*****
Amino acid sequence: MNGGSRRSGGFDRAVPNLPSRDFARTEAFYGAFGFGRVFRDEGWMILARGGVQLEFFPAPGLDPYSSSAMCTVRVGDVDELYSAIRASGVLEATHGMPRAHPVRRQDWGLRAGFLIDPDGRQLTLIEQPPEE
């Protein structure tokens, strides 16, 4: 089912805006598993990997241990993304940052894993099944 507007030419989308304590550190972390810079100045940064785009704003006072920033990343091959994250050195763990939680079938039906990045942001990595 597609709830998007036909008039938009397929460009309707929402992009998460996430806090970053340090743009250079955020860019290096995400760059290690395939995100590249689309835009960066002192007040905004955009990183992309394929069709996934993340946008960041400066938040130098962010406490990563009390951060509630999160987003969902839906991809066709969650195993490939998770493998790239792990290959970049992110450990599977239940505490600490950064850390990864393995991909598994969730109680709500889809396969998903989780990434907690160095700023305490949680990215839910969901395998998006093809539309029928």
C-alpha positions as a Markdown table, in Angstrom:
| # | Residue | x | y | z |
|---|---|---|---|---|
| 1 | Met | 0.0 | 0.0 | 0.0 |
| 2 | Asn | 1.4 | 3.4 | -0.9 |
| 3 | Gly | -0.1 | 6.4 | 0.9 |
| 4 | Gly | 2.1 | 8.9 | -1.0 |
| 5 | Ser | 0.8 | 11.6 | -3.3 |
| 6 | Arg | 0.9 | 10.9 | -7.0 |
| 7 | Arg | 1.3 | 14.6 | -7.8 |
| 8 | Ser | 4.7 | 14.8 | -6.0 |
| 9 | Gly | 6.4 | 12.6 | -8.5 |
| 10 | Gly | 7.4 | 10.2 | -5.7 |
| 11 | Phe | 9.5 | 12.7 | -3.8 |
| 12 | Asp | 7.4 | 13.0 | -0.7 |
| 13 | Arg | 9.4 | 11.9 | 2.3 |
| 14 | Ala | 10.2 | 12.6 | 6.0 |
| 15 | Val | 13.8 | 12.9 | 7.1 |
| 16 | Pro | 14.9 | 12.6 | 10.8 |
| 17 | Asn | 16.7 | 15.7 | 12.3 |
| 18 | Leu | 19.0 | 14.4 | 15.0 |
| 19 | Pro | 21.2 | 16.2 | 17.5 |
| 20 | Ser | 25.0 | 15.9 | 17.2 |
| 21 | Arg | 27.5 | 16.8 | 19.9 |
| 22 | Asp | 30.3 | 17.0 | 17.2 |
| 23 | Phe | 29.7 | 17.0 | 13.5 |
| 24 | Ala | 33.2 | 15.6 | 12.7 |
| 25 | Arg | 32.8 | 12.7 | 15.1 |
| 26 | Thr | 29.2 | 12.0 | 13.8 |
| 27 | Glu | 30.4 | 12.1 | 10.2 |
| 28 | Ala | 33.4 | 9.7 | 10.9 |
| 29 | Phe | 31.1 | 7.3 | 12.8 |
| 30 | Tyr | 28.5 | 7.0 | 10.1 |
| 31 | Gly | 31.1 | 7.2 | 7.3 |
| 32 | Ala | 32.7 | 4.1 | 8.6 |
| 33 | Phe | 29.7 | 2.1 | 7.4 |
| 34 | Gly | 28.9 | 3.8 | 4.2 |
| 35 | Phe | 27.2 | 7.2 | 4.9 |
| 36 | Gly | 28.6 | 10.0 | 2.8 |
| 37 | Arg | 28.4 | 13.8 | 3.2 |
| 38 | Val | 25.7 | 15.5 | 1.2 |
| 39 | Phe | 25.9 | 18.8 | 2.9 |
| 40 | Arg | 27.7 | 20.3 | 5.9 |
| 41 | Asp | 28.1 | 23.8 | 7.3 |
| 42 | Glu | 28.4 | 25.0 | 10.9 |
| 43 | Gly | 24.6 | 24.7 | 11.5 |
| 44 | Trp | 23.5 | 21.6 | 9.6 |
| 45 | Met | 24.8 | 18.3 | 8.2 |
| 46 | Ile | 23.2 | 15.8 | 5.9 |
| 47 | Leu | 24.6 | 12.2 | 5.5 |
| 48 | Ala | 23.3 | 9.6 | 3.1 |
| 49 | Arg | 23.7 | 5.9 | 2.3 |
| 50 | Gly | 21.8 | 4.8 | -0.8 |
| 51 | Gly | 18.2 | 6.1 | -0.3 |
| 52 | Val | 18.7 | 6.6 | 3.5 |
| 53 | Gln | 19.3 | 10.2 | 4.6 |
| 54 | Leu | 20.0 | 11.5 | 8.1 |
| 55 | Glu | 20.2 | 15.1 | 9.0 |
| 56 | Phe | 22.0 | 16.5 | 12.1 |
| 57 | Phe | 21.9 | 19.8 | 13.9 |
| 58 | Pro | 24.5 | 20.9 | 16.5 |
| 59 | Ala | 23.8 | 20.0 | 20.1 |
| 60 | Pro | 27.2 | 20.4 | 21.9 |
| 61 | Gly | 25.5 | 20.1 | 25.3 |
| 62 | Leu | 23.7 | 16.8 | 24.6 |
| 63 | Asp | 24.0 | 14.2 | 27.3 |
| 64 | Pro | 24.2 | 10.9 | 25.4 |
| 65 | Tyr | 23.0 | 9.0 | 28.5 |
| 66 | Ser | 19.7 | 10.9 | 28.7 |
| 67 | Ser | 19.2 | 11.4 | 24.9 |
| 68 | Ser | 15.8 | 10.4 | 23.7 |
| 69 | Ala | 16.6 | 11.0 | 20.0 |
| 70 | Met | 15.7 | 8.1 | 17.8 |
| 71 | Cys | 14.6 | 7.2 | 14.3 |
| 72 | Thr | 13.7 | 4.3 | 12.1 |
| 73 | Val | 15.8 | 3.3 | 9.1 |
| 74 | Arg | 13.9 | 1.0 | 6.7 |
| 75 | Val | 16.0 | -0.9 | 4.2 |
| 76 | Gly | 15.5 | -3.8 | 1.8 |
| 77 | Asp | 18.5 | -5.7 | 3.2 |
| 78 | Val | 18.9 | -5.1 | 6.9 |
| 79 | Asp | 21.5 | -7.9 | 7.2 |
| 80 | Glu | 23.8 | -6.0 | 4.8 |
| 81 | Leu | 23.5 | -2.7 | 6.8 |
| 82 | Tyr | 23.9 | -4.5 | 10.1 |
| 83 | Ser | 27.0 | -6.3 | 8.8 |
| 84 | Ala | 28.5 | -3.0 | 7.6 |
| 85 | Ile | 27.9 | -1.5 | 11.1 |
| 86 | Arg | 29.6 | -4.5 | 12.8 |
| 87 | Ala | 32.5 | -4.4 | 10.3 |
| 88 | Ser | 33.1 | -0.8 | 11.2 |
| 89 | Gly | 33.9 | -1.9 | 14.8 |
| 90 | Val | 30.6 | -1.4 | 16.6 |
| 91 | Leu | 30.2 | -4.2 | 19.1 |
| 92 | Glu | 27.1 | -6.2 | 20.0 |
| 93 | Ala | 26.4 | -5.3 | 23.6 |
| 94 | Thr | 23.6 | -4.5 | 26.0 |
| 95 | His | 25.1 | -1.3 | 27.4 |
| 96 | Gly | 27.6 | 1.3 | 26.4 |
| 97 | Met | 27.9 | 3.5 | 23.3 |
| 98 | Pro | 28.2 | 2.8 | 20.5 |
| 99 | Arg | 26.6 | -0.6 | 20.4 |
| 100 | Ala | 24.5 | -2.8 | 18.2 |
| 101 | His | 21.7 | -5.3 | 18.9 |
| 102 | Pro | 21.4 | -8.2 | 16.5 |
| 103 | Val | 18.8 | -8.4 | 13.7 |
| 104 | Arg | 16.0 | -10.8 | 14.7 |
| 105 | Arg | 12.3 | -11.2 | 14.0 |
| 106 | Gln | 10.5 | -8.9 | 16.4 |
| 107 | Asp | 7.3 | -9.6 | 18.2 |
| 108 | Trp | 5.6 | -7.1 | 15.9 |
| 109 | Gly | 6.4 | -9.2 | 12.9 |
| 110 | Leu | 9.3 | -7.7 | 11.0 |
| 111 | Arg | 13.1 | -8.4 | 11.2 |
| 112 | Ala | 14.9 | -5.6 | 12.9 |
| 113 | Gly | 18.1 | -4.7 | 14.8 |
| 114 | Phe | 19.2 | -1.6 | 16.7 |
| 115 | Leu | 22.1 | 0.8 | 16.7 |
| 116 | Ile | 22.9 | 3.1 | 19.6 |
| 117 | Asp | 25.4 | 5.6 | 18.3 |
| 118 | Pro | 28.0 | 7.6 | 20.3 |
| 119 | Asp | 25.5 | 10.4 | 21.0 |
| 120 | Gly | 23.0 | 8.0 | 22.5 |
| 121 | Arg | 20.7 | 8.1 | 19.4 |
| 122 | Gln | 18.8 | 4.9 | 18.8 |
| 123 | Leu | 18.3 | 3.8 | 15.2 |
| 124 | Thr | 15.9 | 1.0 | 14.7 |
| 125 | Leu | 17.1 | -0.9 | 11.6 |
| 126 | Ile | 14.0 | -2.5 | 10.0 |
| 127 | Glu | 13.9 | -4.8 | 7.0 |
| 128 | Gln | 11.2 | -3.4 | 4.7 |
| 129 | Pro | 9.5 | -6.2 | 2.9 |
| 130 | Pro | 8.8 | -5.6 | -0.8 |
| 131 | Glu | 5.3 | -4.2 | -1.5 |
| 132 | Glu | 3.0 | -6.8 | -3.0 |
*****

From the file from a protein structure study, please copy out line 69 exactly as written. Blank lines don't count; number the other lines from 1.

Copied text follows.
| 64 | Pro | 24.2 | 10.9 | 25.4 |